Review: Kill the Irishman
Danny Green, a Cleveland 1970’s union boss turned mobster, doesn’t drink and has the emotional range of a Secret Service bodyguard. Allegedly book smart, the Irishman (Ray Stevenson) can’t even come up with an anti-Italian ethnic joke better than you’d hear in a remedial reading class.
“Kill The Irishman,” beset with a cliched script written by director Jonathan Hensleigh that’s practically a spoof on its own highly recognizable organized-crime supporting cast (Paul Sorvino, Tony LoBianco, Vincent d’Onofrio), provides minimal movie mob thrills given that cast’s acting chops.
Telling the true-story (it must be–there’s real newsreel footaage thrown in) of Danny’s rise from grunt worker to union boss to mob enforcer to mob target, the film has its moments but staggers too often.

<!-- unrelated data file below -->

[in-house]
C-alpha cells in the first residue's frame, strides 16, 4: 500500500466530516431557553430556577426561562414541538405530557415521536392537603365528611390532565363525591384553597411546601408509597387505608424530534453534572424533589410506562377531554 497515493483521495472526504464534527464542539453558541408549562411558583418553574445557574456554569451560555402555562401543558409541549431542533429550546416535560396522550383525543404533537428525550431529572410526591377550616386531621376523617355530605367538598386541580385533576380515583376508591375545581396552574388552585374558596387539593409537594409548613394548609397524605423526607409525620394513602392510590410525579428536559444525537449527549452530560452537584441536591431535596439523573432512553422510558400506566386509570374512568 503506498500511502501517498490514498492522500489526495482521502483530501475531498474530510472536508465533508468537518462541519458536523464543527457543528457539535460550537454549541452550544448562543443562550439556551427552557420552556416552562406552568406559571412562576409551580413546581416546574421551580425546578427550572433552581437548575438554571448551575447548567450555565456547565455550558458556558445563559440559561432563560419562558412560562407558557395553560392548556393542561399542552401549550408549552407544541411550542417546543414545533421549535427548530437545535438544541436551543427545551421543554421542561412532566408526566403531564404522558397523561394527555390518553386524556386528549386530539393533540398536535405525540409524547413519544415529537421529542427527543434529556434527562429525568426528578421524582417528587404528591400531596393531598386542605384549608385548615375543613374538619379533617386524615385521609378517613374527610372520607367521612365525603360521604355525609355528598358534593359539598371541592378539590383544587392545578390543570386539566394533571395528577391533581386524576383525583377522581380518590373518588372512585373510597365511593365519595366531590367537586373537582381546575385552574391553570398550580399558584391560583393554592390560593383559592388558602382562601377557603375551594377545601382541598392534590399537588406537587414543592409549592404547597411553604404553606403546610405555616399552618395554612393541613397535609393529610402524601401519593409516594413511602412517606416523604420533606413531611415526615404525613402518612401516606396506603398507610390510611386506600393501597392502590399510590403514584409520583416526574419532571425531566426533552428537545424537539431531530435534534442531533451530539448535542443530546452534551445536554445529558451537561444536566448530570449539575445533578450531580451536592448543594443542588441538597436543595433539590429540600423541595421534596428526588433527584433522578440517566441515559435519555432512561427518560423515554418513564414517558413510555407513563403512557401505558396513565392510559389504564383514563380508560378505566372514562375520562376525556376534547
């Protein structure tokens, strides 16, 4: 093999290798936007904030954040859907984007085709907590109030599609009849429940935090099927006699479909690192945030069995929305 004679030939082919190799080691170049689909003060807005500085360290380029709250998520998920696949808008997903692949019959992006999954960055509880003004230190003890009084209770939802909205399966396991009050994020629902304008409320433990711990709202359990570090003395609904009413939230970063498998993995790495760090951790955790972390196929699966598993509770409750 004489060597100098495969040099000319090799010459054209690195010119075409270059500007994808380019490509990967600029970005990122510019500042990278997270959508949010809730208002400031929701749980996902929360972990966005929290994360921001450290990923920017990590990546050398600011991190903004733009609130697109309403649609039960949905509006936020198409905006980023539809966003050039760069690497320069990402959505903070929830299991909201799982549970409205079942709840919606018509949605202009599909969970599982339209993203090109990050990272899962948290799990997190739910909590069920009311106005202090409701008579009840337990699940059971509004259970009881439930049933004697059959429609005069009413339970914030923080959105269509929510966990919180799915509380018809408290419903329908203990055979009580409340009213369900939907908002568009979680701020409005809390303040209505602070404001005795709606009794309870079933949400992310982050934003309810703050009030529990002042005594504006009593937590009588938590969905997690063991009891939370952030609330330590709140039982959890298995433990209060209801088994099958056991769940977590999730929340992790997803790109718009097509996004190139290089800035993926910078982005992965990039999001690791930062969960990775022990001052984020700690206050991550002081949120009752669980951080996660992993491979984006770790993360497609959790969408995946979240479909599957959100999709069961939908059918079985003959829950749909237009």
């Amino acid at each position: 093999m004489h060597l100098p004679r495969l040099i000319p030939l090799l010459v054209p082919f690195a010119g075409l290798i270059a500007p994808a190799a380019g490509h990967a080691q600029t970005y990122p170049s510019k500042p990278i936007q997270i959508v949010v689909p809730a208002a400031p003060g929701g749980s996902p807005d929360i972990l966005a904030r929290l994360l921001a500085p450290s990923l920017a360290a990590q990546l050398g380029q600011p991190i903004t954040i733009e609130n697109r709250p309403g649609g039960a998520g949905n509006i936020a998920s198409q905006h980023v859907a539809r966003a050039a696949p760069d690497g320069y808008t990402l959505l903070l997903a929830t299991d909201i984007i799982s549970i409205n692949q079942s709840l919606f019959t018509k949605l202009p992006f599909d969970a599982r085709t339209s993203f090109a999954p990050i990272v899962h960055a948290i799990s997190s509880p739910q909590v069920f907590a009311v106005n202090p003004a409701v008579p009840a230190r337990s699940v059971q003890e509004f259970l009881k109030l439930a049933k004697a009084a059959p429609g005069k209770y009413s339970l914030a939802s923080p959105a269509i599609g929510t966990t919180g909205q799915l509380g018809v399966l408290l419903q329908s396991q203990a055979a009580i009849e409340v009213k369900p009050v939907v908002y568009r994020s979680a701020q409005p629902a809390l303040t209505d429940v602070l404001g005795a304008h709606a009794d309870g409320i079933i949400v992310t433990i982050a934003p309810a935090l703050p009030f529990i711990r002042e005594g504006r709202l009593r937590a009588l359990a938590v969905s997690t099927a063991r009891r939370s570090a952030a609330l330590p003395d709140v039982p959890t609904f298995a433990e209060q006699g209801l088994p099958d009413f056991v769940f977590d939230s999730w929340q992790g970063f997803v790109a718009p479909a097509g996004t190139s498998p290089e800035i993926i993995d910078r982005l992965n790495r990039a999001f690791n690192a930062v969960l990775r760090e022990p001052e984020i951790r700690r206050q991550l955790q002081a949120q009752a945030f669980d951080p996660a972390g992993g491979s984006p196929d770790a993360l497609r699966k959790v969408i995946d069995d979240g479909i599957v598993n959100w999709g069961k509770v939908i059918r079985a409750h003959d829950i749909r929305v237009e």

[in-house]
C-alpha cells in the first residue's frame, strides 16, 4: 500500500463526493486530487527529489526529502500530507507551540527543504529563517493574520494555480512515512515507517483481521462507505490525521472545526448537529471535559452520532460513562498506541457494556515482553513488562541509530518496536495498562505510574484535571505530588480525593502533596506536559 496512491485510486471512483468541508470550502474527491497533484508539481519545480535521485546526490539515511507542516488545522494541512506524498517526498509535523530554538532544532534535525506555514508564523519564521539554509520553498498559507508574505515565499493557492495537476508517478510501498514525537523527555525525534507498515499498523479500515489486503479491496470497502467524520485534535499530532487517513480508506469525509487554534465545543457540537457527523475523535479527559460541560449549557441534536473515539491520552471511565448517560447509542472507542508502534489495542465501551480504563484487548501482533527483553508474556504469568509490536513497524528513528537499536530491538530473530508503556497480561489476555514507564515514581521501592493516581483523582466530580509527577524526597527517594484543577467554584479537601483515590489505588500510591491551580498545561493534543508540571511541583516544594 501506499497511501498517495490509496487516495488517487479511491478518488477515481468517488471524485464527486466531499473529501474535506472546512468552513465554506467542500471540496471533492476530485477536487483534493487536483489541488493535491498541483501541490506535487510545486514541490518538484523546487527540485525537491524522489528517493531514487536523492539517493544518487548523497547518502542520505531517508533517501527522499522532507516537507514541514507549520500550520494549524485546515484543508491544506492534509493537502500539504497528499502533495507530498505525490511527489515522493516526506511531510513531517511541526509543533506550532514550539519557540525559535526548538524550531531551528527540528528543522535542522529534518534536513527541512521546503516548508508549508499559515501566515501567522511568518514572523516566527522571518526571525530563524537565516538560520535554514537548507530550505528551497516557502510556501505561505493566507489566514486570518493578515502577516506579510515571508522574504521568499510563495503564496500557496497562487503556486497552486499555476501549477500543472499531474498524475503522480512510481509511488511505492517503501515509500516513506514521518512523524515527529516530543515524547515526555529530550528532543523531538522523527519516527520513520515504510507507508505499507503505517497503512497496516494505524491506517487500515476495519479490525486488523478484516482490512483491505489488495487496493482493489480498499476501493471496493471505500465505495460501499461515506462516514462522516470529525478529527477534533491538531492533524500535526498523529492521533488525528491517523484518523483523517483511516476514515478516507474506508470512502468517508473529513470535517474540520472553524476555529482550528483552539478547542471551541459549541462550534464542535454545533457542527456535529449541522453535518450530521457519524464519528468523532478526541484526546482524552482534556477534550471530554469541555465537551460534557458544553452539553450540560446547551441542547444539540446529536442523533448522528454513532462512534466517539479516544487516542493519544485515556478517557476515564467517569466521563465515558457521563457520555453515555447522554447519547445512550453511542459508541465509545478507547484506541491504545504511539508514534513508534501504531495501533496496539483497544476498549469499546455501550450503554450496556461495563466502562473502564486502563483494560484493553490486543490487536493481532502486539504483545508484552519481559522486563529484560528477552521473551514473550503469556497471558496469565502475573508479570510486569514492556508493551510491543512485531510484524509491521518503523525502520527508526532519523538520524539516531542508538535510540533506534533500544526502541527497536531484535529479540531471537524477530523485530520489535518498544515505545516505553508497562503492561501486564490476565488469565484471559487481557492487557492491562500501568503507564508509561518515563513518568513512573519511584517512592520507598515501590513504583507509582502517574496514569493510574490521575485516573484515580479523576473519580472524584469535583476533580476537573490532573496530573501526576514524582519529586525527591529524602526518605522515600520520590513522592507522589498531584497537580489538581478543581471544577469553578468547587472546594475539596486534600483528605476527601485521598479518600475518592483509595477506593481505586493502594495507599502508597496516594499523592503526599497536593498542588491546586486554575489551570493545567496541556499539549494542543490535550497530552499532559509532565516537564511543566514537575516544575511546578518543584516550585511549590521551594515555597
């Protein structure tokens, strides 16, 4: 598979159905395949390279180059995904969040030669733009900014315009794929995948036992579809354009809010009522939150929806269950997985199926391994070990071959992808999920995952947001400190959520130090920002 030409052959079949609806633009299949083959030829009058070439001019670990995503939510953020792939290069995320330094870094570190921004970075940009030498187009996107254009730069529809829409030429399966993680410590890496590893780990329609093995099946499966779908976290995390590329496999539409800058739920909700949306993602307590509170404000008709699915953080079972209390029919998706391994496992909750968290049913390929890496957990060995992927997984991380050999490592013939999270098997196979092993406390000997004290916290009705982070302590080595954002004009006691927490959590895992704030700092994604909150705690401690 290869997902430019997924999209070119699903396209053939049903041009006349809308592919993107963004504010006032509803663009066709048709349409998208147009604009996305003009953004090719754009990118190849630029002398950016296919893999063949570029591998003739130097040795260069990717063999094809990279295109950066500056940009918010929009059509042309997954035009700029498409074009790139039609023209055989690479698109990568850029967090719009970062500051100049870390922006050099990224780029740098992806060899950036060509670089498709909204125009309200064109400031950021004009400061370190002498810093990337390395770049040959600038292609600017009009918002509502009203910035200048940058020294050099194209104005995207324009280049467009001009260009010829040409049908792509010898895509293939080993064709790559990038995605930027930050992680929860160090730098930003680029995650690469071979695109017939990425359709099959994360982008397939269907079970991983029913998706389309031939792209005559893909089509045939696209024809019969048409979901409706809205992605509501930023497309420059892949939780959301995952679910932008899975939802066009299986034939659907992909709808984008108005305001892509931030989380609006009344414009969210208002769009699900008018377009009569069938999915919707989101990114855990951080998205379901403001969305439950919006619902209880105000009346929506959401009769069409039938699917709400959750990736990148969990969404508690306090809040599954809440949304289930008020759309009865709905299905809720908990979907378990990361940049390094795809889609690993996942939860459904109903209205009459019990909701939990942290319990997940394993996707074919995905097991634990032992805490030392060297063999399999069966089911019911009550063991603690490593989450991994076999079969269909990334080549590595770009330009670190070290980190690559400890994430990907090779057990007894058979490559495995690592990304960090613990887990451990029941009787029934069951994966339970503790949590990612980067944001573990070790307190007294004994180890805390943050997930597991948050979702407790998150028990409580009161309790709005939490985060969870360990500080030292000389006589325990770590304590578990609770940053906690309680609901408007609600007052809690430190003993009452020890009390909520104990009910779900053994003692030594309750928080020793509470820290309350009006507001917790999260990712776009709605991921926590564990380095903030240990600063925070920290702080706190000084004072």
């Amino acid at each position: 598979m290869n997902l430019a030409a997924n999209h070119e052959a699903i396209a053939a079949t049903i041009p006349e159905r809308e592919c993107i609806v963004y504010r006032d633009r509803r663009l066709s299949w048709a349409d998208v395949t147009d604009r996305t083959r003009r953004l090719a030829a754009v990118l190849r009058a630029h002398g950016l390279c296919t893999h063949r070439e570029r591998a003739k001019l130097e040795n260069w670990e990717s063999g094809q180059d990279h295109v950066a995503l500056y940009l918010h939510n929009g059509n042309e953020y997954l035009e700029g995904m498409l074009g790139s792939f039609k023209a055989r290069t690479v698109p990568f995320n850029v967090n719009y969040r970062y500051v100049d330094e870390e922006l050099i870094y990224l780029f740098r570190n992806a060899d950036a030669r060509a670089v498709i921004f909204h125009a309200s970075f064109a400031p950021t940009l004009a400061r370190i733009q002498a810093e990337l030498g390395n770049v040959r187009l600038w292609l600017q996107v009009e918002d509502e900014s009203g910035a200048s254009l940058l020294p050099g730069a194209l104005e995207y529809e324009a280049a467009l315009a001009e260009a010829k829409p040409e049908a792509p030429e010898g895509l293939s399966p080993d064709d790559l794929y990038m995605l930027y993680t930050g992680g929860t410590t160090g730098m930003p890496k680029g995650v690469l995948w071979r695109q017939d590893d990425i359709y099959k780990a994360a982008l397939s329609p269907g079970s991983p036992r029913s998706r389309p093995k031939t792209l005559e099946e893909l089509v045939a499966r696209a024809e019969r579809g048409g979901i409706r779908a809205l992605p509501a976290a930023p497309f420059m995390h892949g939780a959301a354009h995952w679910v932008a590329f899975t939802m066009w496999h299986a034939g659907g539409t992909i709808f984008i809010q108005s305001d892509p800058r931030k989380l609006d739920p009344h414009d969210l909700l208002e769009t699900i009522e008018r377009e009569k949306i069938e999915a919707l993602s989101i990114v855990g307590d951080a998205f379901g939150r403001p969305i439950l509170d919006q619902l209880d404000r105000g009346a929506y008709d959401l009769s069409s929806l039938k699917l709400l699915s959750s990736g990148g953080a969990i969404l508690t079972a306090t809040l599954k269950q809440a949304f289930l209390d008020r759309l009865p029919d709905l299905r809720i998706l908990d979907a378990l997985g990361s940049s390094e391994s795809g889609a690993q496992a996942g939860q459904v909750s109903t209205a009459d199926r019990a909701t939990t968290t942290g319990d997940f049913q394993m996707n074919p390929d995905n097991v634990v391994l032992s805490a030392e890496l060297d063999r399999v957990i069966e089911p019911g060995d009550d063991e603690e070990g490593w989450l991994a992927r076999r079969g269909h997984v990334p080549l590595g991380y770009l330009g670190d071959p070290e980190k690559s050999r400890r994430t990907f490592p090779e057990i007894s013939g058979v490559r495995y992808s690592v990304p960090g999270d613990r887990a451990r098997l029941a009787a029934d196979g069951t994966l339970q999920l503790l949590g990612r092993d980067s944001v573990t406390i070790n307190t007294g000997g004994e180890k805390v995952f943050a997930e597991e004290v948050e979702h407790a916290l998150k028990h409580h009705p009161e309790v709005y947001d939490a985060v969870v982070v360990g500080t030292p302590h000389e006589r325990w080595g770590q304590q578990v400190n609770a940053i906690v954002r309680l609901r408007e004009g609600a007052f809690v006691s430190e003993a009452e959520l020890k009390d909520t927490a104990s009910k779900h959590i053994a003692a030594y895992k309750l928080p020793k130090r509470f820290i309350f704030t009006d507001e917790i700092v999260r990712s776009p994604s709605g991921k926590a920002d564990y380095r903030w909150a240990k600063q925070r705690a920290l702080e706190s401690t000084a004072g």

When none other than Christopher Walken enters the scene as Shandor Birns, a fastidiouly prudent Jewish operative, the film’s problem becomes clear. Walken is only in a few scenes. Shame. His presence and that of Sorvino, as mob bigwheel Tony Salerno, who’s in even fewer scenes, kick the film up several notches. Green is a stoic character who rarely expresses anything unless it’s a platitude about his “Irish warrior” tenacity, He speaks so seldom in the film when he does we’re startled into a “What got into you?” response. The charisma gap in
his pivotal scenes with Walken and Sorvino gives the film an uneven, off-kilter vibe. Then there’s the film’s two women characters, his wife, and later, his girlfriend, who are written even more cardboard than Danny is. I know, I know. Women of that time period and culture were docile by nature. Well there’s docile, and then there’s inert. The charisma gap here is similar to what happened in the Oscar telecast. After enduring our young, out-of-their-league or just-victims-of-poor-writing hosts, in walks Billy Crystal and we’re suddenly in a different program.
Unless you’re a huge fan of Walken, save the time and stream “Mean Streets” instead. If you’ve never seen it, you’re in for quite a thrill.
6 cliches out of 10